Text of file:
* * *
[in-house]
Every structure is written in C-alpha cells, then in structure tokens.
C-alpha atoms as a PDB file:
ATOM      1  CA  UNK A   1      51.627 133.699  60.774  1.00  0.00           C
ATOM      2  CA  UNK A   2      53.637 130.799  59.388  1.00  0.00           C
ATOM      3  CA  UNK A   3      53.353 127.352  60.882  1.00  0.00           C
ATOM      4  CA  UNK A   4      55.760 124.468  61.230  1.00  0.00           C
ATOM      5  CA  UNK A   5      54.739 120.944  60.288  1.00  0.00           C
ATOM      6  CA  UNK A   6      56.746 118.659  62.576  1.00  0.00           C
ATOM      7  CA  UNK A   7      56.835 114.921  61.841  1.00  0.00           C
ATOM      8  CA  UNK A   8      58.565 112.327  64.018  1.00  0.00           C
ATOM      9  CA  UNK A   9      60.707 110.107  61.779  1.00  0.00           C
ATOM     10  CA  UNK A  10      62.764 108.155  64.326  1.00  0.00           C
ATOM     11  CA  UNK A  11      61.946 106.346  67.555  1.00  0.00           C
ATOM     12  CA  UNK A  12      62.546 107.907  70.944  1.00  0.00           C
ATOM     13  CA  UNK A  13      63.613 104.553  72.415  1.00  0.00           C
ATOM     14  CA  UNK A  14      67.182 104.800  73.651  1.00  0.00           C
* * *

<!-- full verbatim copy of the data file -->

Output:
[in-house]
Every structure is written in C-alpha cells, then in structure tokens.
C-alpha atoms as a PDB file:
ATOM      1  CA  UNK A   1      51.627 133.699  60.774  1.00  0.00           C
ATOM      2  CA  UNK A   2      53.637 130.799  59.388  1.00  0.00           C
ATOM      3  CA  UNK A   3      53.353 127.352  60.882  1.00  0.00           C
ATOM      4  CA  UNK A   4      55.760 124.468  61.230  1.00  0.00           C
ATOM      5  CA  UNK A   5      54.739 120.944  60.288  1.00  0.00           C
ATOM      6  CA  UNK A   6      56.746 118.659  62.576  1.00  0.00           C
ATOM      7  CA  UNK A   7      56.835 114.921  61.841  1.00  0.00           C
ATOM      8  CA  UNK A   8      58.565 112.327  64.018  1.00  0.00           C
ATOM      9  CA  UNK A   9      60.707 110.107  61.779  1.00  0.00           C
ATOM     10  CA  UNK A  10      62.764 108.155  64.326  1.00  0.00           C
ATOM     11  CA  UNK A  11      61.946 106.346  67.555  1.00  0.00           C
ATOM     12  CA  UNK A  12      62.546 107.907  70.944  1.00  0.00           C
ATOM     13  CA  UNK A  13      63.613 104.553  72.415  1.00  0.00           C
ATOM     14  CA  UNK A  14      67.182 104.800  73.651  1.00  0.00           C